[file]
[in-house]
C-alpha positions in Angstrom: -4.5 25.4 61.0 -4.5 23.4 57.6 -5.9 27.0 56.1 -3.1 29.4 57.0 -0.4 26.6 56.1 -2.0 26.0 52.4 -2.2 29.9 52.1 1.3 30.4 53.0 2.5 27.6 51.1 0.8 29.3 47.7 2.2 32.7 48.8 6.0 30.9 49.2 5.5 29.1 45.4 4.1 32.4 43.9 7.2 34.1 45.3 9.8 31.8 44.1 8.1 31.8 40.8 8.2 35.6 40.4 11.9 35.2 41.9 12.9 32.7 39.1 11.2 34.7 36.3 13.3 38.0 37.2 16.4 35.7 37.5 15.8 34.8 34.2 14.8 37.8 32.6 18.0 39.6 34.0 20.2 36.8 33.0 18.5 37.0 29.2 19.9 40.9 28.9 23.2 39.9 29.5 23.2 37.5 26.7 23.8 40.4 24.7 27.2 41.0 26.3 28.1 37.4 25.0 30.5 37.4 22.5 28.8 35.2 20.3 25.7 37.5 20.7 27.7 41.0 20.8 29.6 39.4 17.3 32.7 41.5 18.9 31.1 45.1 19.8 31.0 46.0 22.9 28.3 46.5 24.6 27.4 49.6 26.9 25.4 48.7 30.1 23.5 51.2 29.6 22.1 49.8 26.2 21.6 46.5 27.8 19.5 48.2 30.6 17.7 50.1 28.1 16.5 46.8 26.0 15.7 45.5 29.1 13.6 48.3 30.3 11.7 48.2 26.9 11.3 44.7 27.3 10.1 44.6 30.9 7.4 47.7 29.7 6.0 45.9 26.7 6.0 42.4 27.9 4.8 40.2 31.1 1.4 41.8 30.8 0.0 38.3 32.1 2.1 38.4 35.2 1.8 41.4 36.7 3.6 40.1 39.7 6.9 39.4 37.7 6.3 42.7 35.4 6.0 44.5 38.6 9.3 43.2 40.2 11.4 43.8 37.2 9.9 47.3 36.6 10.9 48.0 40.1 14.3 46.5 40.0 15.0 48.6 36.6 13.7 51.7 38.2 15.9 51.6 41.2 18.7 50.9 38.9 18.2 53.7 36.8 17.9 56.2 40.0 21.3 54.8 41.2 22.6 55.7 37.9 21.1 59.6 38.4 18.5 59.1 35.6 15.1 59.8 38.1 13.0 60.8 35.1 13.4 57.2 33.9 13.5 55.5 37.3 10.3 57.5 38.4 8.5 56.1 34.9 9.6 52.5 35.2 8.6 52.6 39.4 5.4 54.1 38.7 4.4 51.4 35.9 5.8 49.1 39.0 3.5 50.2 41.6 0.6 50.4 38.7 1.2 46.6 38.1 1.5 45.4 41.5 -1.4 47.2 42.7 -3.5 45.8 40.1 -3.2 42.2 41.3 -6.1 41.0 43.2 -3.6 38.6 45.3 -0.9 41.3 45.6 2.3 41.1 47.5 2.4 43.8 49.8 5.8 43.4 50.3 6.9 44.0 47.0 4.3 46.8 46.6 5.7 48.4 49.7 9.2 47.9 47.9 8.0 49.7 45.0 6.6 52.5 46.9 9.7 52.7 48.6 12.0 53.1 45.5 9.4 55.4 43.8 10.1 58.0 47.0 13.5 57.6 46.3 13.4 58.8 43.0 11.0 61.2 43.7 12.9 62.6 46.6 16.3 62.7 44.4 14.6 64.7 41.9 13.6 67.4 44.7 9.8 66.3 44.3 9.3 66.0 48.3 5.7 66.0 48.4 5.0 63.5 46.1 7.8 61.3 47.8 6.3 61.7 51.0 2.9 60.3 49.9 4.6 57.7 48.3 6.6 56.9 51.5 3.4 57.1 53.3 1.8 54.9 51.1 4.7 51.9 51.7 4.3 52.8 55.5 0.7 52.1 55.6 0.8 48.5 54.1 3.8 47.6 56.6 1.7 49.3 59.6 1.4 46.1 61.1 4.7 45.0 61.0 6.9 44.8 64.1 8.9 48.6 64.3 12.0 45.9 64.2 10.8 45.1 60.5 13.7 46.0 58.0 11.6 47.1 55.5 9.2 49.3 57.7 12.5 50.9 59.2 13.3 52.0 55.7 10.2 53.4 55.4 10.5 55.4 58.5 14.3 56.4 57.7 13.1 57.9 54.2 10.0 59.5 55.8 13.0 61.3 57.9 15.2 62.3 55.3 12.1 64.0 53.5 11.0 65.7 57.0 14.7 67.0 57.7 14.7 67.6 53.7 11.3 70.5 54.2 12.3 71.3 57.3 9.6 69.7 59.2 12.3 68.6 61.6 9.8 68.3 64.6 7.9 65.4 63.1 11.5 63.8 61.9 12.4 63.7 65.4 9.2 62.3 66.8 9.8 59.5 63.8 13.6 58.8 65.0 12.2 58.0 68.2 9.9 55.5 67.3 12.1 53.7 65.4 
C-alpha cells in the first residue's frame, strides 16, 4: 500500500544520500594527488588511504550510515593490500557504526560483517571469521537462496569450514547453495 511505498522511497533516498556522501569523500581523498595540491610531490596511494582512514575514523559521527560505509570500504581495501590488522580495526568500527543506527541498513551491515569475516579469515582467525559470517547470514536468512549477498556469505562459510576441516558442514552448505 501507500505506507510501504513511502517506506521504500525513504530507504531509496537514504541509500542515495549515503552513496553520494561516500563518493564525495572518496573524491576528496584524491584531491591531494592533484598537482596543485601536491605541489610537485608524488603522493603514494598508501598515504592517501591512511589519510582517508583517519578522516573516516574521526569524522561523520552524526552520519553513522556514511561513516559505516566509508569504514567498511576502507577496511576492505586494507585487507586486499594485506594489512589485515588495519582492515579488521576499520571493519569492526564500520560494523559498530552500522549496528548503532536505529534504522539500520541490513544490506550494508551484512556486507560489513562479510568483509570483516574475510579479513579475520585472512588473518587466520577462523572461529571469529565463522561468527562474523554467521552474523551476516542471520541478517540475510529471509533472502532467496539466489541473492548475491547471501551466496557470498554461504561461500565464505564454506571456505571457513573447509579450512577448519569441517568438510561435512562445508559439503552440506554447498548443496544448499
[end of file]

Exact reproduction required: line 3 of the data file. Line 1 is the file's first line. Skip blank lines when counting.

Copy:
C-alpha cells in the first residue's frame, strides 16, 4: 500500500544520500594527488588511504550510515593490500557504526560483517571469521537462496569450514547453495 511505498522511497533516498556522501569523500581523498595540491610531490596511494582512514575514523559521527560505509570500504581495501590488522580495526568500527543506527541498513551491515569475516579469515582467525559470517547470514536468512549477498556469505562459510576441516558442514552448505 501507500505506507510501504513511502517506506521504500525513504530507504531509496537514504541509500542515495549515503552513496553520494561516500563518493564525495572518496573524491576528496584524491584531491591531494592533484598537482596543485601536491605541489610537485608524488603522493603514494598508501598515504592517501591512511589519510582517508583517519578522516573516516574521526569524522561523520552524526552520519553513522556514511561513516559505516566509508569504514567498511576502507577496511576492505586494507585487507586486499594485506594489512589485515588495519582492515579488521576499520571493519569492526564500520560494523559498530552500522549496528548503532536505529534504522539500520541490513544490506550494508551484512556486507560489513562479510568483509570483516574475510579479513579475520585472512588473518587466520577462523572461529571469529565463522561468527562474523554467521552474523551476516542471520541478517540475510529471509533472502532467496539466489541473492548475491547471501551466496557470498554461504561461500565464505564454506571456505571457513573447509579450512577448519569441517568438510561435512562445508559439503552440506554447498548443496544448499